Earlier this month, Maine became the first state to protect workers from adverse employment action based on use of marijuana. This protection only applies if marijuana use takes place outside the workplace. To prepare for these new laws, the Maine Department of Labor removed marijuana from the list of drugs that employers are allowed to test for.
This is a striking example of how quickly marijuana laws are changing across the country. Marijuana remains illegal under federal law, but some states have legalized it for medical and even for recreational use. Currently, thirty states have passed laws that broadly legalized marijuana in some form.
Despite this trend, employers need to consider how marijuana use impacts their ability to provide a safe workplace. The individual right to use marijuana does not override the right of employers to provide a safe and drug-free workplace.
To balance these needs, employers must ask themselves several questions:
Does my company operate in the public or private sector?
Legislation and case laws are handled differently depending on an employer’s sector. For example, companies that operate in the public sector must comply with stricter federal guidelines.
Does a conflict between federal and state marijuana laws affect my business?
Drug policy is an area where the federal and state government can both have jurisdiction. An employer’s marijuana policy should account for possible conflict between these laws.
Does my industry have specific laws for marijuana testing?
Drug regulations and agencies that enforce them varies from industry to industry. For instance, the new Maine laws do not affect federal testing required for commercial motor vehicle drivers.
Is my policy in compliance with EEOC guidelines?
Regulations from the Equal Employment Opportunity Commission (EEOC) seek to remove barriers that discriminate against a job applicant because of that person's race, color, religion, sex, national origin, age, disability, or genetic information. Although US law is shifting towards legalizing marijuana, there are still thousands of people with past criminal records. Statistically, people of color are more likely to be arrested and convicted. Therefore, making marijuana a bar to employment has a disparate impact.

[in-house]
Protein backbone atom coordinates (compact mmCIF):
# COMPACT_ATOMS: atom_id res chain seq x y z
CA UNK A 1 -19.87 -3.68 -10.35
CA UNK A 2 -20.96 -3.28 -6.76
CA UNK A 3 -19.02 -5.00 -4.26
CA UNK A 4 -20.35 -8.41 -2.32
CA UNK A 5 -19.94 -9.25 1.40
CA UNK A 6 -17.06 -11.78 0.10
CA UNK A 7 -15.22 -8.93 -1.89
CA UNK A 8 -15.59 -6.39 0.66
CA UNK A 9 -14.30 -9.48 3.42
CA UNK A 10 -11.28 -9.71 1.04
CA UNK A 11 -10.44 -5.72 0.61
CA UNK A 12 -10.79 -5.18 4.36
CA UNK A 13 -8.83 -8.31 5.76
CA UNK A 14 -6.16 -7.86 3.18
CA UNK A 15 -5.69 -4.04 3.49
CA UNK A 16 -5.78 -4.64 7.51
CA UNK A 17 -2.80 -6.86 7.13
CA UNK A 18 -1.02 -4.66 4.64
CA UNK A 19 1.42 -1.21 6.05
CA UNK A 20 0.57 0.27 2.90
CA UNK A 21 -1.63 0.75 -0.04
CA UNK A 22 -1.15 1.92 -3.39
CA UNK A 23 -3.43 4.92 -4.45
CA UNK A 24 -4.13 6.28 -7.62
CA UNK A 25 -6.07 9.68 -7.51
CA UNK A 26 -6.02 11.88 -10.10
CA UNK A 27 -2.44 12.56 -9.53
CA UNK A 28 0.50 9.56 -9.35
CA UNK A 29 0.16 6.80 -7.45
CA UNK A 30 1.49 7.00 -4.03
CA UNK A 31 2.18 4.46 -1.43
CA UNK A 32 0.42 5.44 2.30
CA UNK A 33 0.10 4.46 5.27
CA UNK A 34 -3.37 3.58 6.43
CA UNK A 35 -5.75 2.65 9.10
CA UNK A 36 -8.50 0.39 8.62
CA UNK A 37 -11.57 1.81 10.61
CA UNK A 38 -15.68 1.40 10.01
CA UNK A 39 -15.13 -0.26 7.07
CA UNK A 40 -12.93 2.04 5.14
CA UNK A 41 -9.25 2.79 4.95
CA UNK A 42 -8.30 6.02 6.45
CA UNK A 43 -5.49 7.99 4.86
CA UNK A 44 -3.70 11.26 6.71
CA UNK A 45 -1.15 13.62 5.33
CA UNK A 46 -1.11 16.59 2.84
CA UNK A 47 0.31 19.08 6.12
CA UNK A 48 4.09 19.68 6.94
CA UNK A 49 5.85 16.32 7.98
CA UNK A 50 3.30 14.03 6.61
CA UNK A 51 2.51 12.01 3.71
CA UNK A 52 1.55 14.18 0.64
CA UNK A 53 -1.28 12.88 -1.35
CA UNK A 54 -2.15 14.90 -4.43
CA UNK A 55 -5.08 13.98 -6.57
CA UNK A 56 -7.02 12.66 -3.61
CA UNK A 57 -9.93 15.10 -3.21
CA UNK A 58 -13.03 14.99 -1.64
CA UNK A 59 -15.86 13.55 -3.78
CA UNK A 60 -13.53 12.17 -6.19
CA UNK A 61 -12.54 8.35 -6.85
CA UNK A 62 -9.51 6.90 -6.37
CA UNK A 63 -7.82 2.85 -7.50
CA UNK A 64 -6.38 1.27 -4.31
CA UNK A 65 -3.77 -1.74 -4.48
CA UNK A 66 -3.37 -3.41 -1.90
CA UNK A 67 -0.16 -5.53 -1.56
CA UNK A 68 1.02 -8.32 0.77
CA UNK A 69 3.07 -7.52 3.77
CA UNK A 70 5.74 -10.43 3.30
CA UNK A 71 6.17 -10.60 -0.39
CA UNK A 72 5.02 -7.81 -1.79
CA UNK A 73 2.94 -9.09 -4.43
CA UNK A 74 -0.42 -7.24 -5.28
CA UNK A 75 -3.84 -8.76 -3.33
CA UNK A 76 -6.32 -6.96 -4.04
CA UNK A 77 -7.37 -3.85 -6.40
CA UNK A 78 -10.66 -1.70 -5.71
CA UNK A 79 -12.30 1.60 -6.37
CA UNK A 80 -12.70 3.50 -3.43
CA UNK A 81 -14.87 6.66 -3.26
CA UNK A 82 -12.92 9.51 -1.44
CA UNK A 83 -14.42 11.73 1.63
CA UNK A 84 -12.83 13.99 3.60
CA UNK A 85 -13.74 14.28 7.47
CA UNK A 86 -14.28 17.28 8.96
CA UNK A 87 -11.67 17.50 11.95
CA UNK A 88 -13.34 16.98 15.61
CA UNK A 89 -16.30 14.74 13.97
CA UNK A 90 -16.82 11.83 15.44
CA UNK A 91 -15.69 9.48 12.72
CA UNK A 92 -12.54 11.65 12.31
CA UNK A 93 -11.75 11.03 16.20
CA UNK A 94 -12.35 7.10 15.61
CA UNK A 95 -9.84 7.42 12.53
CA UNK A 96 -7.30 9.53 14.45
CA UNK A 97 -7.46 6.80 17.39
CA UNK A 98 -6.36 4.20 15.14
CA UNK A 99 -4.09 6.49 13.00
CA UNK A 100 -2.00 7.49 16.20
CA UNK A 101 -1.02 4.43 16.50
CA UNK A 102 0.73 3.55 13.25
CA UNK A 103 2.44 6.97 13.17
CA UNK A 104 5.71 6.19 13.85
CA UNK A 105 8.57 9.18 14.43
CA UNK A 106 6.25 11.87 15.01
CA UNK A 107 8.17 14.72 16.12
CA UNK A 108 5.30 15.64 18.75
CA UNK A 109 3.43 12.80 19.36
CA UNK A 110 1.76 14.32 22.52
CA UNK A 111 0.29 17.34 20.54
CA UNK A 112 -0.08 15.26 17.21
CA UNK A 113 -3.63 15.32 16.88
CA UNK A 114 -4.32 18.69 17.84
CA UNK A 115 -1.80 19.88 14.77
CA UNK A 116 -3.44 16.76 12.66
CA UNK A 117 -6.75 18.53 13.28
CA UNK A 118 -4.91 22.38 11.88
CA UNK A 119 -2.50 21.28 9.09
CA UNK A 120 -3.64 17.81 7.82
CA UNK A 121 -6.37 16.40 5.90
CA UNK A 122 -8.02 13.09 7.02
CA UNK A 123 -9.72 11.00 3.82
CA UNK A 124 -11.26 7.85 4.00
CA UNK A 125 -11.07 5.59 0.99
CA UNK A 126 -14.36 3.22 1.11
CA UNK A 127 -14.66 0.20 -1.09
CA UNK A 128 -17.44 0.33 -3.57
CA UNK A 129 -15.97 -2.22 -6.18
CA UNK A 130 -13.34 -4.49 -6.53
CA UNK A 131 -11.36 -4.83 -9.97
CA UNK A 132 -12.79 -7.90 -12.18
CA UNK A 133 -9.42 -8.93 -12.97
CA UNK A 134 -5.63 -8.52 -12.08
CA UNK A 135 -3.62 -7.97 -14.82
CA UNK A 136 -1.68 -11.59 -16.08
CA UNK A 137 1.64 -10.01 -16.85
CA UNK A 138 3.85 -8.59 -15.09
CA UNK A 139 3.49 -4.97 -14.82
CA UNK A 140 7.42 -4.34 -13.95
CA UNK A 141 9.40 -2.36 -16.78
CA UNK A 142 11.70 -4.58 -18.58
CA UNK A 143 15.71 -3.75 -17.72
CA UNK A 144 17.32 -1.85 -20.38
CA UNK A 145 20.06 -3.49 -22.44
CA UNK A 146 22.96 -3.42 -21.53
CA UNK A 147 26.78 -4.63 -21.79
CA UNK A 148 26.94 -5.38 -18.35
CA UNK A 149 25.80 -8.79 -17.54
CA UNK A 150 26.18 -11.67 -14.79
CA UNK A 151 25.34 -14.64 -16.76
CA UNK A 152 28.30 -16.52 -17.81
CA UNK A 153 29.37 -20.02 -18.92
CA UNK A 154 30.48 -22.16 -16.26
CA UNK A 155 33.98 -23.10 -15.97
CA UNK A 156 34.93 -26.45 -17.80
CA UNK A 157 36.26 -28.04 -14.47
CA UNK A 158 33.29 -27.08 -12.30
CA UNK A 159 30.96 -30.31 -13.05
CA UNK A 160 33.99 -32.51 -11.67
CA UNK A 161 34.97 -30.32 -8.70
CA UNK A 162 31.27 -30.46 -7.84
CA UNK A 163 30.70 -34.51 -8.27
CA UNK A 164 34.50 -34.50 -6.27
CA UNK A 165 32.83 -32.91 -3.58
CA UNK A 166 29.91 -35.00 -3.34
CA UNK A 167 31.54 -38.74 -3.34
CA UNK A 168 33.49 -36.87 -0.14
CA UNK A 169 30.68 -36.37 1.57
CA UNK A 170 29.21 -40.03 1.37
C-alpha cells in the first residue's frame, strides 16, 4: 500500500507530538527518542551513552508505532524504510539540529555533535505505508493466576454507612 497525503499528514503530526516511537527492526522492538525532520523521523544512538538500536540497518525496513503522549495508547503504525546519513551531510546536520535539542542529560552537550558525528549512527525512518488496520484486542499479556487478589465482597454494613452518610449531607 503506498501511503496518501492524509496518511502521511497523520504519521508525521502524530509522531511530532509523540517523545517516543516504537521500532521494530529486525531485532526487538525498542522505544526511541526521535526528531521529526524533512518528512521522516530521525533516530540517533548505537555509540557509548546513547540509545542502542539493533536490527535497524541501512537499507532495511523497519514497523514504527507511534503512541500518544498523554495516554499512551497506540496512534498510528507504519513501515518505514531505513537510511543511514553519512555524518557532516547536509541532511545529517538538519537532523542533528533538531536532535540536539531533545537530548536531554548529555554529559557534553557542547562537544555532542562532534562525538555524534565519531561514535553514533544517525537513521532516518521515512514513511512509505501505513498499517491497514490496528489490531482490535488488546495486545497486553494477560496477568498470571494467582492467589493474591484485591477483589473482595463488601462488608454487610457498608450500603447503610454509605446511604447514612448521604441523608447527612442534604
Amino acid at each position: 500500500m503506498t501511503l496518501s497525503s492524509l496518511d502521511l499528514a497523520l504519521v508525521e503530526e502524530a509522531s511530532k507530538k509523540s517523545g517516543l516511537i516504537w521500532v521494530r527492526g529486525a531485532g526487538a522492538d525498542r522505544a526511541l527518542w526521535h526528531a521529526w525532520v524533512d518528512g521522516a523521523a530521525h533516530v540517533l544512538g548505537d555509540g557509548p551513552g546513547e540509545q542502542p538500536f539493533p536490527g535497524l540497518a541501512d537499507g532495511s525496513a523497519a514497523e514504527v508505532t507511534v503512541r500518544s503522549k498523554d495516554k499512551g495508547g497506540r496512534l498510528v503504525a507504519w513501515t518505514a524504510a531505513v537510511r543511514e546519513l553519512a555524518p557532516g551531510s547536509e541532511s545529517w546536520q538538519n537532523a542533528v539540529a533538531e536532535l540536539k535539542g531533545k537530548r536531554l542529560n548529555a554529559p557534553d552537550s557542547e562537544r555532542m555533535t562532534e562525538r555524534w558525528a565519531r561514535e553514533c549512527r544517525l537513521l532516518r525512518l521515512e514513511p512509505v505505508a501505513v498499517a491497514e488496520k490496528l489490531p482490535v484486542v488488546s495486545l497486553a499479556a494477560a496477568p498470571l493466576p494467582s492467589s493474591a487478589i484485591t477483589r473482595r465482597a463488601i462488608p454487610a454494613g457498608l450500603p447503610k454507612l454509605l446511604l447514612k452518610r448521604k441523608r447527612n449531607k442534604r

Does my policy affect my ability to recruit workers?
According to a 2017 Gallup Poll, a record high of 64% of Americans support the legalization of marijuana. With growing acceptance towards marijuana, employers need to consider how their policies impact workforce development.
Steven Rothberg, HR thought leader and Founder of College Recruiter, said, “If you live in a state where laws and attitudes are changing, HR would be wise to get a pulse on what their current and future employees think about changing the policy. Organizations which fail to adapt to changing market situations, including changing attitudes and laws related to issues such as marijuana usage, will likely struggle to thrive as they will find it increasingly difficult to attract and retain the best talent.”
Implementing Marijuana Testing Is a Joint Effort
Ultimately, the decision of whether to test for marijuana rests upon the employer. State laws are moving in the direction of legalization. However, there are still many industries federally required to test for marijuana. It’s the employer’s responsibility to research state and federal laws and choose a testing policy that best fits their needs.
For help navigating the laws surrounding legalized marijuana, turn to Axcet HR Solutions.